I confess I’m a bit underwhelmed by the goings on in Dorne. I love Jaime and Bronn, but their two-man mission to rescue Myrcella seems ridiculous on its face. And I was not a fan of the scene with the Sand Snakes. In the books (so far at least), Oberyn’s eldest daughters raised a bit of a fuss, and Prince Doran locked them in a tower, and that was pretty much it. Here, it seems clear they will play a larger role in all their multi-weaponed, grrl-powered, Deadly-Viper-Assassination-Squad/Fox-Force-Five glory. It certainly didn’t help that their scene tonight was poorly scripted and acted.
What made Martin’s novels (the first three or four, at least) so great was never the big action moments or battle scenes; it was the exquisite intricacy of the plotting: the politics, the betrayals, the sudden shocks that in retrospect seemed completely inevitable. The same is true with the first four seasons of Game of Thrones. Obviously it’s too early to say, but as I wrote in my season curtain-raiser, I’m a tad nervous that as they are required to improvise more and more Benioff and Weiss are going to start substituting cool for clever, with subplots such as Bronn and Jaime’s Mission: Impossible rescue and characters such as the Sand Snakes. Sometimes this works—the fight between Brienne and the Hound last season was both cool and clever. But I fear it won’t always, and the result could be a show that’s less distinctively Thrones-y a lot more like other things you might find on TV or at the multiplex.
You dropped one quote from Bronn and Jaime, Amy; let me add the response. When Bronn says “Two knights off to rescue a princess—sounds like a good song to me,” Jaime replies: “Sounds like all the rest.” Here’s hoping that not where Thrones is headed.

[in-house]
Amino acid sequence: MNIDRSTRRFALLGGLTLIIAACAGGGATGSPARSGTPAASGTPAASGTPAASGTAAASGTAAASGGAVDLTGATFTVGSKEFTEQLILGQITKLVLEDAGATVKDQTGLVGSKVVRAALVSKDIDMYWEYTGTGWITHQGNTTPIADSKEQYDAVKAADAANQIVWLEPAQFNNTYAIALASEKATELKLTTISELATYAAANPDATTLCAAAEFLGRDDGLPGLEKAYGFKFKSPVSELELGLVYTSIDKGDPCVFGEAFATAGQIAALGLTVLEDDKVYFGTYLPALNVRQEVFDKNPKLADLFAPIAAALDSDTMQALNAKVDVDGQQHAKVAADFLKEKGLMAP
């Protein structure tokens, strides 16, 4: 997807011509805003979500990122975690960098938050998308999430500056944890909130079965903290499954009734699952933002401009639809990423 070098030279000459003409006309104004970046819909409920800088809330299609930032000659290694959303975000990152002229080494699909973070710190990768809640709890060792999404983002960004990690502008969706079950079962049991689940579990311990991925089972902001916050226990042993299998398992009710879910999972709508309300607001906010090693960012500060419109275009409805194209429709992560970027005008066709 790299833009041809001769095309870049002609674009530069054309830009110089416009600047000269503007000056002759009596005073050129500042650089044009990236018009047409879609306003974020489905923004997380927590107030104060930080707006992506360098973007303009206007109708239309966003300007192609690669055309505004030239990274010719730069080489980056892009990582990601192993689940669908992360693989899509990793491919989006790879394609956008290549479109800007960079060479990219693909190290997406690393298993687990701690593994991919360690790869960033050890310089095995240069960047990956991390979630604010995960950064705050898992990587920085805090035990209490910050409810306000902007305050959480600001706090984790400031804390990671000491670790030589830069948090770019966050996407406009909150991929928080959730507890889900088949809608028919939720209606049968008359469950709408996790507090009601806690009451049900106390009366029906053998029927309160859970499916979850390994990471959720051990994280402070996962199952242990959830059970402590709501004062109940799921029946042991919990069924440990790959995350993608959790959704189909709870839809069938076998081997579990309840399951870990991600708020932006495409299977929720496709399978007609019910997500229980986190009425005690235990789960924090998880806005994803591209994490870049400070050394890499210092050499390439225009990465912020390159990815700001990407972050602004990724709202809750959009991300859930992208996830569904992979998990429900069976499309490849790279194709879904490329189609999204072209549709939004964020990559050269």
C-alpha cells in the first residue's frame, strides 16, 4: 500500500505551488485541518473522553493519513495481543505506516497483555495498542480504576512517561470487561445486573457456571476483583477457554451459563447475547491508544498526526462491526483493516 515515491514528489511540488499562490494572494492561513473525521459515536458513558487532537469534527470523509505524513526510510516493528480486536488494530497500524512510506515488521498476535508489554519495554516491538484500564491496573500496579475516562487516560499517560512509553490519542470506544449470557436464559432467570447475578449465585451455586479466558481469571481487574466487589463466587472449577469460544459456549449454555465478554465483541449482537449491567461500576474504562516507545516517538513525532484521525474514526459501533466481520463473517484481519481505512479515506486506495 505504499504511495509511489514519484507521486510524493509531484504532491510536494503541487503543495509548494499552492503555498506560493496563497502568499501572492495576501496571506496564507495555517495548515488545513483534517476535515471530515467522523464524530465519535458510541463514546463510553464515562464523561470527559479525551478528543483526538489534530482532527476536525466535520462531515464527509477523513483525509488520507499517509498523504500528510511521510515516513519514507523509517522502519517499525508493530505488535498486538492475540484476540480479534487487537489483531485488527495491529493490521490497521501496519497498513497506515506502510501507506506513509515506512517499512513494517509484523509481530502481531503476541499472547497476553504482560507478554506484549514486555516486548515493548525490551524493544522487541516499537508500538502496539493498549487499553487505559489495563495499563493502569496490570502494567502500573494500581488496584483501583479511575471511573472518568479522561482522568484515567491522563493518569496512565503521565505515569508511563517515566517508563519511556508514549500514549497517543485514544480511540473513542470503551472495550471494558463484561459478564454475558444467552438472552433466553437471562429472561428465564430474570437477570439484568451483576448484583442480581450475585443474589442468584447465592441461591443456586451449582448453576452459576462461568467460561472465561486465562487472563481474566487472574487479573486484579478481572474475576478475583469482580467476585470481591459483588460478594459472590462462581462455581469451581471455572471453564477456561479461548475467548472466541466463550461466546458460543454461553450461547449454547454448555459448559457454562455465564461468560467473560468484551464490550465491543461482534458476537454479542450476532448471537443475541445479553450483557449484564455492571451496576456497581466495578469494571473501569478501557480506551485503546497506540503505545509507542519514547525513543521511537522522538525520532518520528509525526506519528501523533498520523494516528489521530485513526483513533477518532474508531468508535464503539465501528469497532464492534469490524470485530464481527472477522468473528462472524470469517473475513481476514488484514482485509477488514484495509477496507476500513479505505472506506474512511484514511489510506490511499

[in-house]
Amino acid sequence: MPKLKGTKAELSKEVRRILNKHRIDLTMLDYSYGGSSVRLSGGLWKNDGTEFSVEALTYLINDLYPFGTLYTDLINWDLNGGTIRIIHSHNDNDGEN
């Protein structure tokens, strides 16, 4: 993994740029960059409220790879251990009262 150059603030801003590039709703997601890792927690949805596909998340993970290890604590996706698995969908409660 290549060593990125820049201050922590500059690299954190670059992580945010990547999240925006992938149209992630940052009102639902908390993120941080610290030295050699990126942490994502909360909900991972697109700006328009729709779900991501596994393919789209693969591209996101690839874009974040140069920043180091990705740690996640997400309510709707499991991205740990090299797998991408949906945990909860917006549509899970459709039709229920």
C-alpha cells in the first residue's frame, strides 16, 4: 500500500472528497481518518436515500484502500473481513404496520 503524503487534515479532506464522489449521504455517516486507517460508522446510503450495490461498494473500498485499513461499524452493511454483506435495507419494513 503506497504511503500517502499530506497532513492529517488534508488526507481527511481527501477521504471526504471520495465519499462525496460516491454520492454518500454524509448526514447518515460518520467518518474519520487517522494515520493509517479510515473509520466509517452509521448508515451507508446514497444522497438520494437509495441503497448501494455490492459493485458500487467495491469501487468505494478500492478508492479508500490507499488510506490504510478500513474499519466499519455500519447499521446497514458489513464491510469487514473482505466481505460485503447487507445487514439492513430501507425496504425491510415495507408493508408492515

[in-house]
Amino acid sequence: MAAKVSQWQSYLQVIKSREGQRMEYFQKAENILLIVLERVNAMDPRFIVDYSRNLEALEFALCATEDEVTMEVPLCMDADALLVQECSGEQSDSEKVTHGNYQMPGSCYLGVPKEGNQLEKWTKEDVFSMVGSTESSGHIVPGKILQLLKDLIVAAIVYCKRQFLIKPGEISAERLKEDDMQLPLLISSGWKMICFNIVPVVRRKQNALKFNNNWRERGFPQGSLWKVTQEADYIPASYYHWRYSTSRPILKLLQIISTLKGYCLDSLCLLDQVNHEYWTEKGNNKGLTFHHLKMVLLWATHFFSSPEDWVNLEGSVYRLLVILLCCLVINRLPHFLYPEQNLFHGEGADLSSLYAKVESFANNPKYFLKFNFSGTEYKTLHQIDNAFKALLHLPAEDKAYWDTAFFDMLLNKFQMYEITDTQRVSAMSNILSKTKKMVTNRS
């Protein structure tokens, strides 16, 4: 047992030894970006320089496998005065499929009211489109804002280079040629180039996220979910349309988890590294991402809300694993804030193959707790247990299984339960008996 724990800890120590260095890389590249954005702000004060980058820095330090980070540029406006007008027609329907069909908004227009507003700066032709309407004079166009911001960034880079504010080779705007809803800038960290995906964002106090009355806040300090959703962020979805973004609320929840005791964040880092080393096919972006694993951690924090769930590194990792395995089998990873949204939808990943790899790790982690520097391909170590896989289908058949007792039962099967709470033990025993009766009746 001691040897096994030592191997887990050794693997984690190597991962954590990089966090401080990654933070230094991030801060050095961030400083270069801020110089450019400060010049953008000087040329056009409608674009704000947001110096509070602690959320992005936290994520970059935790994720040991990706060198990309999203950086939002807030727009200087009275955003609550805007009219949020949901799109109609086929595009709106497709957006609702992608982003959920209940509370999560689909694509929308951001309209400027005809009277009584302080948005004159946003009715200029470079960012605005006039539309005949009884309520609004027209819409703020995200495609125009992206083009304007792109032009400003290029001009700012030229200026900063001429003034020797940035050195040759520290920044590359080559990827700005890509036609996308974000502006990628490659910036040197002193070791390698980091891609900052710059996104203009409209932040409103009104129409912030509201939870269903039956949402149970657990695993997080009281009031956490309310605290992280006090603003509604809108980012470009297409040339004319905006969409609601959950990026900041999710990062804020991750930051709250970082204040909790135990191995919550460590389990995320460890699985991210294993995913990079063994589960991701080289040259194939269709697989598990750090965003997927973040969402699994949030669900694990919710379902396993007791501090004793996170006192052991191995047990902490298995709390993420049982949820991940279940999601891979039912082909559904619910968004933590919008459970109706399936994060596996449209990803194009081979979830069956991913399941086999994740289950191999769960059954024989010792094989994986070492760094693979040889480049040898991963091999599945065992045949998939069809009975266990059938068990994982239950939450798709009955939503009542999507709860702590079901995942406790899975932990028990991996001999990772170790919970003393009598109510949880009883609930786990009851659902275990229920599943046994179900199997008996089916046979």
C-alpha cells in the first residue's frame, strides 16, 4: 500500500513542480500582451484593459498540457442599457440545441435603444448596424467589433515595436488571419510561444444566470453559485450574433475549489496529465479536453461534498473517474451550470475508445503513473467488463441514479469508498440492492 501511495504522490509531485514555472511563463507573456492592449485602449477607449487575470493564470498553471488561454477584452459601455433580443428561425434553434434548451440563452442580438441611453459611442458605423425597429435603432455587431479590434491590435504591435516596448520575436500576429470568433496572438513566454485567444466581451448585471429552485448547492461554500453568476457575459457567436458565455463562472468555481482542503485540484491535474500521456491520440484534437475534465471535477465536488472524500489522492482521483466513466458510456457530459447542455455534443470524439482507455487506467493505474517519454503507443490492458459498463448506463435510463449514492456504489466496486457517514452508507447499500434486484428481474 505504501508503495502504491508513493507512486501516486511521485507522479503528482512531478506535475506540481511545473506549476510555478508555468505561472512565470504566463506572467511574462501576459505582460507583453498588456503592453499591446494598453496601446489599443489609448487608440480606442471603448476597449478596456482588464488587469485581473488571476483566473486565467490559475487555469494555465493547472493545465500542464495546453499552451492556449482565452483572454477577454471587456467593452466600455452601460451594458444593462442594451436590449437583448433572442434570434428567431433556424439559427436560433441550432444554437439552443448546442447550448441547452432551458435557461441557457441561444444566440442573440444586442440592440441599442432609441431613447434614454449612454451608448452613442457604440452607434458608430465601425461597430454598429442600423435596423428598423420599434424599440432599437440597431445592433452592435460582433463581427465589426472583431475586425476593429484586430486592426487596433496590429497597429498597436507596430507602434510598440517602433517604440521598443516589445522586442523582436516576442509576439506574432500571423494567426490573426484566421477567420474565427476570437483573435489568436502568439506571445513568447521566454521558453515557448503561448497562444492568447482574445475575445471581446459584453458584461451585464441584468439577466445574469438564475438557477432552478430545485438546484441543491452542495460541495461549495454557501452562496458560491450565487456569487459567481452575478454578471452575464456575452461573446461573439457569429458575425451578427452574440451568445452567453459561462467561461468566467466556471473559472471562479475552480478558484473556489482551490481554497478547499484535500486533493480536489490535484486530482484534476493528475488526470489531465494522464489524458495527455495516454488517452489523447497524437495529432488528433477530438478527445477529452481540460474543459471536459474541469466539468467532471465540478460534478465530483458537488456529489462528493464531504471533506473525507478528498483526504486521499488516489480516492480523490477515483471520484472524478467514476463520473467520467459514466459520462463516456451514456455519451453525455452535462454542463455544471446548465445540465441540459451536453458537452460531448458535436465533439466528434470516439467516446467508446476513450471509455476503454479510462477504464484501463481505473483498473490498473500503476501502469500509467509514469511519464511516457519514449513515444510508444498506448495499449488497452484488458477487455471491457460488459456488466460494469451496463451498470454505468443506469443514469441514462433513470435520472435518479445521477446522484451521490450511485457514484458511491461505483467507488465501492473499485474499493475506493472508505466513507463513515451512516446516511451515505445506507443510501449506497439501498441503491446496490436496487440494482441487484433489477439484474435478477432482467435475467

What about you, Spencer? Any alternative theories on Jon Snow or the doings in Dorne? Ready to carve up your forehead and join the Faith Militant?
Kornhaber: I’d like to attend a sermon or at least read an informational brochure before undergoing any faith-based cosmetic surgery. After all, I only recently learned that Westeros’s dominant religion contains a strain of violent puritanism. Which is to say, you’re right, Chris, that the Sparrows' rise felt too swiftly told; even without knowing what book details are being omitted, it's bizarre to see this famously patient show dole out a few big plot twists over the course of a few minutes rather than a few episodes. It’s not even a well-earned flurry of activity. “All over Westeros we hear of Septs being burned, Silent Sisters raped, bodies of holy men piled in the streets,” Cersei says, to which I reply, have we? I suppose Melisandre’s ongoing bonfire of the randos is anti-Septic, but beyond that there's been little sign of wider reprisal against the Faith of the Seven.